Some companies believe that special rewards, such as relaxation areas and the ability to bring their pet to the workplace, make employees happier at work. But it’s not always the case.
Most employees want standard benefits such as insurance and vacation days, not a relaxation area or a foosball table.
Employees far prefer financial rewards or extra days off because these rewards have a direct impact on their well-being. It is an ideal type of reward for any business because it will benefit their reputation in the long term.
#4. Encourage professional development
An employee who has the impression of stagnating in his duties will probably experience a reduction in motivation and productivity. To combat this, you must cultivate an atmosphere of professional development using the corporate culture of your organization.
To boost the motivation of your employees, you can, for example, send them to conferences or training courses, without impacting company budgets.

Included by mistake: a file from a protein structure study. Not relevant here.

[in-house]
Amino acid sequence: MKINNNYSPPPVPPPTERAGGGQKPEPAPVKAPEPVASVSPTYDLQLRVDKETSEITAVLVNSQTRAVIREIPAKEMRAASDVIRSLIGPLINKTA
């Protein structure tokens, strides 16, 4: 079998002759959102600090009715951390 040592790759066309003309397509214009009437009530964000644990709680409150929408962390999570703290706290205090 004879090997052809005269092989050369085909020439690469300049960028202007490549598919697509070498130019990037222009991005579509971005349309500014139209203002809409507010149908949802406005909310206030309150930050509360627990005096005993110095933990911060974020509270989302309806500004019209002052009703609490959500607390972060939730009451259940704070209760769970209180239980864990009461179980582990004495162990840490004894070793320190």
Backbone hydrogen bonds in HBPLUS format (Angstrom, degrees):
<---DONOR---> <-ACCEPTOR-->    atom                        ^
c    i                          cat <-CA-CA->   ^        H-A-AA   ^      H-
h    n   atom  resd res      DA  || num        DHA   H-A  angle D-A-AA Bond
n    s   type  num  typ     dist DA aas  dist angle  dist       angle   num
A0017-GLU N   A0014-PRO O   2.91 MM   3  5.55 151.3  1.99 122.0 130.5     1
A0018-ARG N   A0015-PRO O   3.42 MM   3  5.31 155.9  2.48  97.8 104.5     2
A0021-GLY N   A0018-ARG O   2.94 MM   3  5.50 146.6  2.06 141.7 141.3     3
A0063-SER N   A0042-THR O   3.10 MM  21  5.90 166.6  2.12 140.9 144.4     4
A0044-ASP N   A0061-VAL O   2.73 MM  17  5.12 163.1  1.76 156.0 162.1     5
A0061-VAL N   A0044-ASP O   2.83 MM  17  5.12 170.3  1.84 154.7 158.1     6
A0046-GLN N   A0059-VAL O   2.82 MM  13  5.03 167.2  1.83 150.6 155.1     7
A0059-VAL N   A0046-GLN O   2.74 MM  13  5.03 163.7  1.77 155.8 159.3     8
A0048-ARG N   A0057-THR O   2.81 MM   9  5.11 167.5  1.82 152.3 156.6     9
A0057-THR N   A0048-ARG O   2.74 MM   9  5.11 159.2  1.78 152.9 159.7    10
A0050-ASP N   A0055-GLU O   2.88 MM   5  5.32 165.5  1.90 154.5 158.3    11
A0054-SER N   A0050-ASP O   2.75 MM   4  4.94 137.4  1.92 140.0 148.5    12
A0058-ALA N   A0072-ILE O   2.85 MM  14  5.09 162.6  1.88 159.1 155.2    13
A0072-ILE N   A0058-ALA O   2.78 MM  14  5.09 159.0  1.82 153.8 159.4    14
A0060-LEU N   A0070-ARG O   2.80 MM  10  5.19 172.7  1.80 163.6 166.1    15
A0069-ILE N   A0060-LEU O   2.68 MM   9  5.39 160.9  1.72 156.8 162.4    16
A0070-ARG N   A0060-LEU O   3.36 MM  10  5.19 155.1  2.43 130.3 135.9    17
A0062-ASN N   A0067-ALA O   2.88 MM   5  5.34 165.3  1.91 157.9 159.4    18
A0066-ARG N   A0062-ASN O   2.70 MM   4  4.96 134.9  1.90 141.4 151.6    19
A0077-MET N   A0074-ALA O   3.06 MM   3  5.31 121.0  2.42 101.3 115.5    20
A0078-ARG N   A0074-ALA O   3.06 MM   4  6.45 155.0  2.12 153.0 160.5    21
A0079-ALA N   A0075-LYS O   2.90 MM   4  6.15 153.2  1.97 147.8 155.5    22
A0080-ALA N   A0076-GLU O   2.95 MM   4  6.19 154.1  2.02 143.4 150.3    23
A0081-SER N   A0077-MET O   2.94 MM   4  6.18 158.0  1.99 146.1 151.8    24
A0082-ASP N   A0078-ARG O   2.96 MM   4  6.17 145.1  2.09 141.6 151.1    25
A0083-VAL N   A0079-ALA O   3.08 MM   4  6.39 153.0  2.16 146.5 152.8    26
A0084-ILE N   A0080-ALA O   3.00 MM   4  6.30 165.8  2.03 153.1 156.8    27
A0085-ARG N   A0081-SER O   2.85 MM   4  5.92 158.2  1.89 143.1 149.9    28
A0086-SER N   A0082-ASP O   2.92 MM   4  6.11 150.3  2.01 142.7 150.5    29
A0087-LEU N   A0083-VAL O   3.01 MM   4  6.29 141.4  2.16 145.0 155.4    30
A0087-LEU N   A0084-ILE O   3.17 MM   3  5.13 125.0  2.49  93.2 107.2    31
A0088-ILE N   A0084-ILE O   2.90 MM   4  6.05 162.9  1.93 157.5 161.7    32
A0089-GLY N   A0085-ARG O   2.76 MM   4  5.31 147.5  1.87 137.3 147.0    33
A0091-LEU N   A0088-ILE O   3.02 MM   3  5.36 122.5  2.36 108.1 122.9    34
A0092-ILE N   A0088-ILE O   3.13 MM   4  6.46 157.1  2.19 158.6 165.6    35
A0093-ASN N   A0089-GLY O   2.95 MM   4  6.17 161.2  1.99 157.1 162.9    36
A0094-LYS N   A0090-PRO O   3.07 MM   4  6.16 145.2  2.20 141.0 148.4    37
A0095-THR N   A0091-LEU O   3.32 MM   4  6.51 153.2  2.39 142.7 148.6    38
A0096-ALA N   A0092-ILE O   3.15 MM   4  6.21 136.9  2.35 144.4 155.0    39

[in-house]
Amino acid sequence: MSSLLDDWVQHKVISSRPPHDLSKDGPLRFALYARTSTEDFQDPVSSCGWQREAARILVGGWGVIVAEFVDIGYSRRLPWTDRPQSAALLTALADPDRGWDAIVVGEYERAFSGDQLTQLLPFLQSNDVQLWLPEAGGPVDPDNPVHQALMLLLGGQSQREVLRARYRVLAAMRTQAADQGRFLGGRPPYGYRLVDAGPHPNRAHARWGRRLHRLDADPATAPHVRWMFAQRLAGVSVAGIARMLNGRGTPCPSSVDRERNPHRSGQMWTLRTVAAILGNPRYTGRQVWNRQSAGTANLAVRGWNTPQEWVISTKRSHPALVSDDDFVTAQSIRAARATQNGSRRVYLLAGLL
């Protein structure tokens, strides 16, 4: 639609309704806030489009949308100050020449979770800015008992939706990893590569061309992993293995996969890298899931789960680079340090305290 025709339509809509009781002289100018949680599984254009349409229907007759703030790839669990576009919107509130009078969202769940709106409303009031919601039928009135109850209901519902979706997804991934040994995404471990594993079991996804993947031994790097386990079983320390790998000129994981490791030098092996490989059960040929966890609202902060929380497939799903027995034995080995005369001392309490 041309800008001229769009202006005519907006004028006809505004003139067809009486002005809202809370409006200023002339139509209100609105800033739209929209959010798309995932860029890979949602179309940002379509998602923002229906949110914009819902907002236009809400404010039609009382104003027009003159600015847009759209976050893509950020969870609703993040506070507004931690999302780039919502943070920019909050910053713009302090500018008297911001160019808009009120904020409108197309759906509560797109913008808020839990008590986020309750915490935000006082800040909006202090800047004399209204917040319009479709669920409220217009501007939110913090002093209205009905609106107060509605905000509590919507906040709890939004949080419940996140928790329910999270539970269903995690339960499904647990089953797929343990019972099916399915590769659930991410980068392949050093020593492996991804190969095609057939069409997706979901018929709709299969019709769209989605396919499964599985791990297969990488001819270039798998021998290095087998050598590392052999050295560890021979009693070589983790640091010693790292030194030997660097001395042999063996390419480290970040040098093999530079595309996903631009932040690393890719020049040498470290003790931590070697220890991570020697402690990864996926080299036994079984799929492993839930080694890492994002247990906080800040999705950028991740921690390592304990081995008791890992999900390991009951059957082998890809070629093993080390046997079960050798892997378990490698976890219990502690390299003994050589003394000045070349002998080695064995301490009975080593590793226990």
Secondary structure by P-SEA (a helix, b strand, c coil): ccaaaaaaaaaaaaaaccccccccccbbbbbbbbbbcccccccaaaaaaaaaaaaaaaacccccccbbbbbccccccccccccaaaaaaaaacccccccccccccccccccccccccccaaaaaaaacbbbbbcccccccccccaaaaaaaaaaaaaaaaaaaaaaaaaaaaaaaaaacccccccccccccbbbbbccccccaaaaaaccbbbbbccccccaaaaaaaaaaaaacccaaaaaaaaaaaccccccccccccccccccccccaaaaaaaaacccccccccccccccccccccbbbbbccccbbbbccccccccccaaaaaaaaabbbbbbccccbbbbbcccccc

Learning new skills is not only beneficial for employees (giving them the possibility of horizontal or vertical progression in the company), but also for the company in the long term.
#5. Be flexible
People’s daily lives become more complicated and more demanding every day.
People often have to combine jobs and projects to make ends meet: e.g. an employee who tries to write a book in his spare time or who is simultaneously preparing a restaurant opening project.
In addition, employees must take care of their children or even their parents or grandparents. An employee can have heavy external responsibilities.